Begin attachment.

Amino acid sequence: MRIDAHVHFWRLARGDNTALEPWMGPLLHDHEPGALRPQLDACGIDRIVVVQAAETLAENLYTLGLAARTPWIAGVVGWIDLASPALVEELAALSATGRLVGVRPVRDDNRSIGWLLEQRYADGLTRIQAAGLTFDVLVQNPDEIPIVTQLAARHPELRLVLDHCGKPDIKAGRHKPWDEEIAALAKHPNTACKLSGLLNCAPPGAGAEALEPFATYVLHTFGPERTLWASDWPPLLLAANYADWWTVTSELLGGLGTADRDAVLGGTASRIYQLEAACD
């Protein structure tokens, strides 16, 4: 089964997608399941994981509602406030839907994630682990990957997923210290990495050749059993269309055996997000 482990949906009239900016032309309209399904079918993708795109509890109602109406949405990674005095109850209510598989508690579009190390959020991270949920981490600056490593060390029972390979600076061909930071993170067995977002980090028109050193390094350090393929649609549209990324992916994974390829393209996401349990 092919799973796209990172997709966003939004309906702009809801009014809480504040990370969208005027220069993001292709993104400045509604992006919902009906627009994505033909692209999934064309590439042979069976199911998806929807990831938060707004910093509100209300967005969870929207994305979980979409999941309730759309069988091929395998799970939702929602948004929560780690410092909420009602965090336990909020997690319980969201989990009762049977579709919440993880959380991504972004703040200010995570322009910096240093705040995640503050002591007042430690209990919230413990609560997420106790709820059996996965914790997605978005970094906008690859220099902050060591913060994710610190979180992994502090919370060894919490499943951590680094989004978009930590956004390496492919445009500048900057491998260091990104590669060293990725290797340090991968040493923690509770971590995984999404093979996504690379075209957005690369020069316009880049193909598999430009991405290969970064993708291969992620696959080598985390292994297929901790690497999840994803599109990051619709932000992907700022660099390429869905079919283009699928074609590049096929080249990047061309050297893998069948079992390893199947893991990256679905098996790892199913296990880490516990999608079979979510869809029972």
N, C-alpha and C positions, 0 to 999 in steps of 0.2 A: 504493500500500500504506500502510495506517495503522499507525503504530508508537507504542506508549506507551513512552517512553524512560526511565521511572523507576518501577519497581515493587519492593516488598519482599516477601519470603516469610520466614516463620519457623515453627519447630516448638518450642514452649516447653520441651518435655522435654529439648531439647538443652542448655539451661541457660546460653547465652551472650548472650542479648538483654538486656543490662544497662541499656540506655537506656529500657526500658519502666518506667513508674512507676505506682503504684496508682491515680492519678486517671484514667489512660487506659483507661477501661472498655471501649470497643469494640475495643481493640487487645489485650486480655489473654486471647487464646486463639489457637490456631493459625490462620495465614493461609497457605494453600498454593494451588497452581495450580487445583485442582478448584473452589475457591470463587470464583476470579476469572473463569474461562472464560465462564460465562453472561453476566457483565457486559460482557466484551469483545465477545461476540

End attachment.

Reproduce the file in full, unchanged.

Amino acid sequence: MRIDAHVHFWRLARGDNTALEPWMGPLLHDHEPGALRPQLDACGIDRIVVVQAAETLAENLYTLGLAARTPWIAGVVGWIDLASPALVEELAALSATGRLVGVRPVRDDNRSIGWLLEQRYADGLTRIQAAGLTFDVLVQNPDEIPIVTQLAARHPELRLVLDHCGKPDIKAGRHKPWDEEIAALAKHPNTACKLSGLLNCAPPGAGAEALEPFATYVLHTFGPERTLWASDWPPLLLAANYADWWTVTSELLGGLGTADRDAVLGGTASRIYQLEAACD
């Protein structure tokens, strides 16, 4: 089964997608399941994981509602406030839907994630682990990957997923210290990495050749059993269309055996997000 482990949906009239900016032309309209399904079918993708795109509890109602109406949405990674005095109850209510598989508690579009190390959020991270949920981490600056490593060390029972390979600076061909930071993170067995977002980090028109050193390094350090393929649609549209990324992916994974390829393209996401349990 092919799973796209990172997709966003939004309906702009809801009014809480504040990370969208005027220069993001292709993104400045509604992006919902009906627009994505033909692209999934064309590439042979069976199911998806929807990831938060707004910093509100209300967005969870929207994305979980979409999941309730759309069988091929395998799970939702929602948004929560780690410092909420009602965090336990909020997690319980969201989990009762049977579709919440993880959380991504972004703040200010995570322009910096240093705040995640503050002591007042430690209990919230413990609560997420106790709820059996996965914790997605978005970094906008690859220099902050060591913060994710610190979180992994502090919370060894919490499943951590680094989004978009930590956004390496492919445009500048900057491998260091990104590669060293990725290797340090991968040493923690509770971590995984999404093979996504690379075209957005690369020069316009880049193909598999430009991405290969970064993708291969992620696959080598985390292994297929901790690497999840994803599109990051619709932000992907700022660099390429869905079919283009699928074609590049096929080249990047061309050297893998069948079992390893199947893991990256679905098996790892199913296990880490516990999608079979979510869809029972």
N, C-alpha and C positions, 0 to 999 in steps of 0.2 A: 504493500500500500504506500502510495506517495503522499507525503504530508508537507504542506508549506507551513512552517512553524512560526511565521511572523507576518501577519497581515493587519492593516488598519482599516477601519470603516469610520466614516463620519457623515453627519447630516448638518450642514452649516447653520441651518435655522435654529439648531439647538443652542448655539451661541457660546460653547465652551472650548472650542479648538483654538486656543490662544497662541499656540506655537506656529500657526500658519502666518506667513508674512507676505506682503504684496508682491515680492519678486517671484514667489512660487506659483507661477501661472498655471501649470497643469494640475495643481493640487487645489485650486480655489473654486471647487464646486463639489457637490456631493459625490462620495465614493461609497457605494453600498454593494451588497452581495450580487445583485442582478448584473452589475457591470463587470464583476470579476469572473463569474461562472464560465462564460465562453472561453476566457483565457486559460482557466484551469483545465477545461476540